Gulf Arab leaders Tuesday rallied behind Saudi King Abdullah’s call to form a “single entity” in their ongoing move to form a strategic bulwark against their increasingly aggressive rival Iran.

King Abdullah said Monday the security of Saudi Arabia and its Arab neighbors was being targeted, in an apparent reference to Iran, and called on Gulf Arab states to “move beyond the stage of cooperation and into the stage of unity in a single entity.”

The goal of greater union is embedded in the 1981 Gulf Cooperation Council charter, but became a point of serious discussion as the so-called Arab Spring has continued to reshape regional geopolitics.

The six-member GCC, holding its highest-level meeting since a wave of protests swept the Arab world this year, pledged closer military and security integration in a final statement read out on Saudi state television.

They agreed on “adopting King Abdullah’s suggestion of moving from cooperation to unity that would support our people overcome the challenges faced by the GCC,” the statement said.

Earlier this year the GCC members – Bahrain, Kuwait, Oman, Qatar, Saudi Arabia, and the UAE – began serious discussions aimed at forming a unified diplomatic and security confederation.

They also moved to expand the union earlier this year – opening talks with Jordan and Morocco – hoping include all eight Sunni Arab monarchies.

Abdullah's call to create an Arab super-state comes only one day after GCC officials revealed they want to include Egypt in the alliance.

Saudi Arabia has long accused Iran of expansionist ambition and suspects Tehran of attempting to develop a nuclear bomb.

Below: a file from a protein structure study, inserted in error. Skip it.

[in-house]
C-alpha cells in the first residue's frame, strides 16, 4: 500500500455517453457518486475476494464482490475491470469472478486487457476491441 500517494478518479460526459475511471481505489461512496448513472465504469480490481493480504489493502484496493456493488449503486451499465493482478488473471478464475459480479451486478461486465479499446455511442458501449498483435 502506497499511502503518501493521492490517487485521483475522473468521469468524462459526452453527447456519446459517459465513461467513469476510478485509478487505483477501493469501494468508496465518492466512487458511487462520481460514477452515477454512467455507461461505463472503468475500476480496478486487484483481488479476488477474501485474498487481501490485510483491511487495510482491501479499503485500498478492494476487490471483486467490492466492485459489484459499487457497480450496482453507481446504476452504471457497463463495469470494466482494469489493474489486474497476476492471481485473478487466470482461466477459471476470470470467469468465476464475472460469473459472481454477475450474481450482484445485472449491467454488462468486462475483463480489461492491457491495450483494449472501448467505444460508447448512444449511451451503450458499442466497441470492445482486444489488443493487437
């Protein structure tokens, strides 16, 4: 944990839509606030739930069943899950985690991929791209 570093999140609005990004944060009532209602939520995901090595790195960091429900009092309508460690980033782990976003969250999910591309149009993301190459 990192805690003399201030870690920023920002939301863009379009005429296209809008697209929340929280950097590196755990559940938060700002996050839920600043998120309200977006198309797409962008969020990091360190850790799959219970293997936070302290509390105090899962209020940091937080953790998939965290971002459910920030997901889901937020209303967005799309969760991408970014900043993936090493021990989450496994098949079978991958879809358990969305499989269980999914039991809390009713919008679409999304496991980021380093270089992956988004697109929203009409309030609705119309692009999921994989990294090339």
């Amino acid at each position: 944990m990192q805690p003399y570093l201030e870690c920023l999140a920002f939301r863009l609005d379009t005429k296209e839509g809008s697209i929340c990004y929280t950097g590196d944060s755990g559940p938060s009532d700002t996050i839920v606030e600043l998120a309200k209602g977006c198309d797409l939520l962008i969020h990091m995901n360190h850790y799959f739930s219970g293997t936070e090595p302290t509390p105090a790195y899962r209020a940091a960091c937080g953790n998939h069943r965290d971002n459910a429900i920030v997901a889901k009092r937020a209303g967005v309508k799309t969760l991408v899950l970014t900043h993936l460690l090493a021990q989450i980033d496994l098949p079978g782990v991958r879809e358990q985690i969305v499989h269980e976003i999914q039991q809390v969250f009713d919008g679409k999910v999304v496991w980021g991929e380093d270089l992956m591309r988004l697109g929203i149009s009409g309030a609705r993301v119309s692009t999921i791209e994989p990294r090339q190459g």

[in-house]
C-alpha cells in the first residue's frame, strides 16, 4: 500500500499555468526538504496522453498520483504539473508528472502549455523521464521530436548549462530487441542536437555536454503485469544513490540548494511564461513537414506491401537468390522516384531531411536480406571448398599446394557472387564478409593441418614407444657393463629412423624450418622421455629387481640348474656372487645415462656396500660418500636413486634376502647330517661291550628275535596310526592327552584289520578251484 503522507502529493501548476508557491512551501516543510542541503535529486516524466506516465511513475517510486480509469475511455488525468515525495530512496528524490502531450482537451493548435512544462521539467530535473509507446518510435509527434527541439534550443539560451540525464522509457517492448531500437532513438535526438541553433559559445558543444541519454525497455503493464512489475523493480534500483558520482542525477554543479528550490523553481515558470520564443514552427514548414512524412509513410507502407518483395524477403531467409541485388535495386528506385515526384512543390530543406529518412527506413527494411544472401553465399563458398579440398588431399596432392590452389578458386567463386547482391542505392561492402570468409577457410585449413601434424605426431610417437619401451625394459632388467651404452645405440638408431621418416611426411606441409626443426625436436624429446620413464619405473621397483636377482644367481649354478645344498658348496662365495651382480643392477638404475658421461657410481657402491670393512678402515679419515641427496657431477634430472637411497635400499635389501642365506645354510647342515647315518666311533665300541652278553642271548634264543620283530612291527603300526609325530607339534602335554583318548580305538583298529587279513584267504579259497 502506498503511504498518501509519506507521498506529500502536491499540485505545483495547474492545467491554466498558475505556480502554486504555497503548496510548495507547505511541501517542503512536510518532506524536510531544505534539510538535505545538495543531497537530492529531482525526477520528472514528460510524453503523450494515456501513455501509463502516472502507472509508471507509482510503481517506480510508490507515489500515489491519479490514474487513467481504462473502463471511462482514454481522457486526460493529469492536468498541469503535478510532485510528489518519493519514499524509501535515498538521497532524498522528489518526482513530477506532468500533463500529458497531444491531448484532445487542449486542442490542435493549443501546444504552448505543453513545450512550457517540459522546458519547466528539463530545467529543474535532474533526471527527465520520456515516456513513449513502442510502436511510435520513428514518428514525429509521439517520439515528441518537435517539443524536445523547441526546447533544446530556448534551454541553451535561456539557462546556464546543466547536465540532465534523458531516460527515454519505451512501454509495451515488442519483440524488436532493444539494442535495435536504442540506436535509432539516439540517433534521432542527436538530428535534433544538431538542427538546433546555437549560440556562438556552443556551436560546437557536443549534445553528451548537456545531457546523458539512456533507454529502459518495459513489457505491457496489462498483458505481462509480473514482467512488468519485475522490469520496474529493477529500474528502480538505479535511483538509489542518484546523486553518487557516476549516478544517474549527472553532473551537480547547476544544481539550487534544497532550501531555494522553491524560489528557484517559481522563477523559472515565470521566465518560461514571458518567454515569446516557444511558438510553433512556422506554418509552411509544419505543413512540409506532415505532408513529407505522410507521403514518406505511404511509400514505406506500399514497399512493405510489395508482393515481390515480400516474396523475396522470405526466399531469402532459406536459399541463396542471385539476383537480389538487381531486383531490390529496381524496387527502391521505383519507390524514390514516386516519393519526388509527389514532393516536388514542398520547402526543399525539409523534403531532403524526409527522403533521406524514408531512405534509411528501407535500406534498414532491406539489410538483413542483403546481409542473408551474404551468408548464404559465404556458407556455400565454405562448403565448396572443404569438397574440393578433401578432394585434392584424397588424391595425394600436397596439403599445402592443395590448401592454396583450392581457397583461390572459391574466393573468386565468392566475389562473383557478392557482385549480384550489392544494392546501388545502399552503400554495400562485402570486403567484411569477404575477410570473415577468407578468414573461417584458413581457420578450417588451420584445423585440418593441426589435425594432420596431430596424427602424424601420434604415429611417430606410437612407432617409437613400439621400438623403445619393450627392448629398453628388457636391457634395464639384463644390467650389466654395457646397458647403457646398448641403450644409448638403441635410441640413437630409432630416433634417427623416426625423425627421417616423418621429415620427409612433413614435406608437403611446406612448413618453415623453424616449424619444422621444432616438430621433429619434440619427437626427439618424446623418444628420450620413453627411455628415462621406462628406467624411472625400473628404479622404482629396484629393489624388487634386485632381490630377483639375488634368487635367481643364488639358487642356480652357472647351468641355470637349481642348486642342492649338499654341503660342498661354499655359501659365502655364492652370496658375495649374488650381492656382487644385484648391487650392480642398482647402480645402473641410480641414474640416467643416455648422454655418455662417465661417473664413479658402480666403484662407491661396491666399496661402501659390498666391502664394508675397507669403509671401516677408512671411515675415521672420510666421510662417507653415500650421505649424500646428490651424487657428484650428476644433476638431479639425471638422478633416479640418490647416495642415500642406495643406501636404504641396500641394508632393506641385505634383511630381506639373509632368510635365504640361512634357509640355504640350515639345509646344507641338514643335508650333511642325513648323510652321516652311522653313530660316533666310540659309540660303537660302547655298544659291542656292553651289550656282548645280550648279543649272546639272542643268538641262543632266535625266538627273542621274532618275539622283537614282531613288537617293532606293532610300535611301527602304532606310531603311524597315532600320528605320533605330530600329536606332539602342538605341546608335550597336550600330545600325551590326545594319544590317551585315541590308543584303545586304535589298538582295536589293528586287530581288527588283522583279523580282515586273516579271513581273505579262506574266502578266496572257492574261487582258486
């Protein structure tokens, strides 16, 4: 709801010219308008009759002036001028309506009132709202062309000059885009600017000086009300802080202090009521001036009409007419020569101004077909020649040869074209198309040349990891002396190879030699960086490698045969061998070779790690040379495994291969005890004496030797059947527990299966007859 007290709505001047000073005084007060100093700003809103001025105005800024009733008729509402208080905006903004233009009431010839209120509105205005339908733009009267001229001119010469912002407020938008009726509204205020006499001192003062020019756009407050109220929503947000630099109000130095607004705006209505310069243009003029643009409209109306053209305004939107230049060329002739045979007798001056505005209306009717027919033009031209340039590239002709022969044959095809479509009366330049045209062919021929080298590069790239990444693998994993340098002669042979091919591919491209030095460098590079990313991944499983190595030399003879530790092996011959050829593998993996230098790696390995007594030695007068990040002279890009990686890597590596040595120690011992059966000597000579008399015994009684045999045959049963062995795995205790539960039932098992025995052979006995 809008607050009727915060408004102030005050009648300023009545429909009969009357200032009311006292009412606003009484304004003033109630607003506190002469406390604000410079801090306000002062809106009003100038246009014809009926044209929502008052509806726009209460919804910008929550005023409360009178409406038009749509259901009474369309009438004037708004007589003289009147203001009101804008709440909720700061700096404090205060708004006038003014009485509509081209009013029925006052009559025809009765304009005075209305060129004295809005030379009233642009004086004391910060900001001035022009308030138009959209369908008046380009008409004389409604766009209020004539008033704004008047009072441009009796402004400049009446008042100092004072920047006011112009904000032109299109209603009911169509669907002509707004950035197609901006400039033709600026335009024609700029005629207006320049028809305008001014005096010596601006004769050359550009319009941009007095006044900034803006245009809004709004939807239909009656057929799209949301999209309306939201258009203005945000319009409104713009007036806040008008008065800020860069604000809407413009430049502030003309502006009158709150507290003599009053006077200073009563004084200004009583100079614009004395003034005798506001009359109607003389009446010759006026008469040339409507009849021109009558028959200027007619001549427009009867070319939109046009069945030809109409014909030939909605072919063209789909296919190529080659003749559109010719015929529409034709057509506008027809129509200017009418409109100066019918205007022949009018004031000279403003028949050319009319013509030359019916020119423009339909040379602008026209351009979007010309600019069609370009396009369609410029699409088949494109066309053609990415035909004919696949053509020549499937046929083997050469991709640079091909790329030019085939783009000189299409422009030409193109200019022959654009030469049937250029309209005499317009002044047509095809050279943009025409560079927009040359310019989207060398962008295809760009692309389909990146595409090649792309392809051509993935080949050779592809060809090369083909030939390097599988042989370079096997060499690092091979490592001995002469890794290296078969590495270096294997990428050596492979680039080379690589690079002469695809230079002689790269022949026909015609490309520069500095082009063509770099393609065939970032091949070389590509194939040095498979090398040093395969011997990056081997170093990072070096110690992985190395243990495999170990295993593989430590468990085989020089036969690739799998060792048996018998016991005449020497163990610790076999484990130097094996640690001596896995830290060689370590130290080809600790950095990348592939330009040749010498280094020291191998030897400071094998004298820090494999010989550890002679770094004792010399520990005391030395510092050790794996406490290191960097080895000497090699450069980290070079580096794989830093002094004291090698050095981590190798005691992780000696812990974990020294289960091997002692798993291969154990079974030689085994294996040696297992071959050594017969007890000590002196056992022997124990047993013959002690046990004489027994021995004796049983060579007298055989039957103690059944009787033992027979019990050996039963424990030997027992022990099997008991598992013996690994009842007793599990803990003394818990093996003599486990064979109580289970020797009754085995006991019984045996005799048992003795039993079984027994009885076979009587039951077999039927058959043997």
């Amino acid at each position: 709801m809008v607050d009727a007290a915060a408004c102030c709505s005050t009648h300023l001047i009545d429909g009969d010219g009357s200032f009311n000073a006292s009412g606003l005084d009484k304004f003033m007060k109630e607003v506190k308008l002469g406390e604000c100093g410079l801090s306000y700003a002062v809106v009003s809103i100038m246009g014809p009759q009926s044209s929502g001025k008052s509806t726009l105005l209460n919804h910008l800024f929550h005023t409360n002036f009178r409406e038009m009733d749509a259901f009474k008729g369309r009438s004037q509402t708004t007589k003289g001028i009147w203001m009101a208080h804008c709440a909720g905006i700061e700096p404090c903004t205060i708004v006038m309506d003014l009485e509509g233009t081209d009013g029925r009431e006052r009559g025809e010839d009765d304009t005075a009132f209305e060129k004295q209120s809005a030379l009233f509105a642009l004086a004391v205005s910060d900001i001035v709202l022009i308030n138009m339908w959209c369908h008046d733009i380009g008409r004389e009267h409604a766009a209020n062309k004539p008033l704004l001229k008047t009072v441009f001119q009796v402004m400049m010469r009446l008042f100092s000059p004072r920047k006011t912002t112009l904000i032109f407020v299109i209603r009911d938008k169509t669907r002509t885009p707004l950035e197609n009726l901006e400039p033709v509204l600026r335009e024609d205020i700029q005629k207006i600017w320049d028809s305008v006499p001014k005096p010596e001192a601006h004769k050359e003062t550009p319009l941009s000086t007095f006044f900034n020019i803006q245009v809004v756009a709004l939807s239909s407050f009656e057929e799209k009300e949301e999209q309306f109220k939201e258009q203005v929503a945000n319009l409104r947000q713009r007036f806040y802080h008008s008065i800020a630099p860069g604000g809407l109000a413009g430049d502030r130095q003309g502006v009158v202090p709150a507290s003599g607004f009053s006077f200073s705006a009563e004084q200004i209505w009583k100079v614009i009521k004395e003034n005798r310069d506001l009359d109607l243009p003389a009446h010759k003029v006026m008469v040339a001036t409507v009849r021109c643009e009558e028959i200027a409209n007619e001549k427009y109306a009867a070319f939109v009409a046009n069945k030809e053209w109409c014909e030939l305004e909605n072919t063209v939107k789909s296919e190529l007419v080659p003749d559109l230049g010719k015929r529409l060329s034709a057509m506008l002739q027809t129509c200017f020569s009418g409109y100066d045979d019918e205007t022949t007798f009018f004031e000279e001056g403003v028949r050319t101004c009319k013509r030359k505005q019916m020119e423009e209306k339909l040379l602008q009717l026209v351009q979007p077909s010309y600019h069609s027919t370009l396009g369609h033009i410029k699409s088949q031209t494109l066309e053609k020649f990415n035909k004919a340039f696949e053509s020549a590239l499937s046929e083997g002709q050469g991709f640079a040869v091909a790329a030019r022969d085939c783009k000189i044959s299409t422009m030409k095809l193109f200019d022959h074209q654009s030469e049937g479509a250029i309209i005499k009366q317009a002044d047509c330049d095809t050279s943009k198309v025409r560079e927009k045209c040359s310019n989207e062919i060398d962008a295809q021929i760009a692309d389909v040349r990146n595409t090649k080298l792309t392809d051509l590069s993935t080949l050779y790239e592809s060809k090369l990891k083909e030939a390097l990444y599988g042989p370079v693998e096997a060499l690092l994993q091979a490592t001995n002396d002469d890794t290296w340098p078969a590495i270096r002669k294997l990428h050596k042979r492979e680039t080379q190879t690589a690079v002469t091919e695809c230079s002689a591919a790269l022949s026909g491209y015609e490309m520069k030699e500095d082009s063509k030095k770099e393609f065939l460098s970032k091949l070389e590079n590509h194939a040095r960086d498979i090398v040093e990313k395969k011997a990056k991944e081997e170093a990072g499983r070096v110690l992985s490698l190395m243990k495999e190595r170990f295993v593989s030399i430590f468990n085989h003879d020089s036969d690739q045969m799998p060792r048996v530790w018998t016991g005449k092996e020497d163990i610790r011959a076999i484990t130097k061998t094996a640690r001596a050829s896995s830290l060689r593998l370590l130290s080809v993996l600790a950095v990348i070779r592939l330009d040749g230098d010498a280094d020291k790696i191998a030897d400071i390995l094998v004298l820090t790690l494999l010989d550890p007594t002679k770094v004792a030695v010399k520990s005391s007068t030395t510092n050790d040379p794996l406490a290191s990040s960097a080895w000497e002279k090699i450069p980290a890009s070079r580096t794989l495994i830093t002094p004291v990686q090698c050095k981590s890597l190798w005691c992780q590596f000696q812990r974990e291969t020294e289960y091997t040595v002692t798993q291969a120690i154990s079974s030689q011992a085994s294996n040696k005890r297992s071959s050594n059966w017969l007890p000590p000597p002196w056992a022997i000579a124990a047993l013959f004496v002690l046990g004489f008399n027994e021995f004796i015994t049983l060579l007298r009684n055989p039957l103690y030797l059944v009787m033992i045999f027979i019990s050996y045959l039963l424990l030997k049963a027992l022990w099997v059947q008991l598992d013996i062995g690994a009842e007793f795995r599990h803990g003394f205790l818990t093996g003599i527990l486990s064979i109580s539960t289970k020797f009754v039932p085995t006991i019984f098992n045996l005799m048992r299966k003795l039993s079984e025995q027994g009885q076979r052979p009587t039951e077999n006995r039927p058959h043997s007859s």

It has also pointed to allegations by the United States that Iran backed a plot to assassinate the Saudi ambassador in Washington as proof of Tehran’s aim to destabilize the region.

Tensions in Iraq where a Shiite government has risen to power led King Abdullah to tell US officials that the US-led invasion in 2003 had presented Iraq to Iran “on a golden platter.”

He also described Iraqi prime minister Nouri al-Maliki as “Iranian 100 percent.” For his part, Nouri complained to US officials that Saudi Arabia is funding a Sunni insurgency in the country.

GCC officials flexed their muscles in the Arab League earlier this month by targeting the embattled, Iran-allied regime of Syrian President Bashar al-Assad for sanctions and making contact with Syrian opposition leaders.

The move raises serious questions for Israeli security officials who may see a unified Arab diplomatic and military confederation expand to its borders.

It is unclear what the inclusion of Jordan and Egypt in the GCC portends for the Jewish state's peace treaty with those nations. The other GCC member states have technically been at war with Israel since 1948.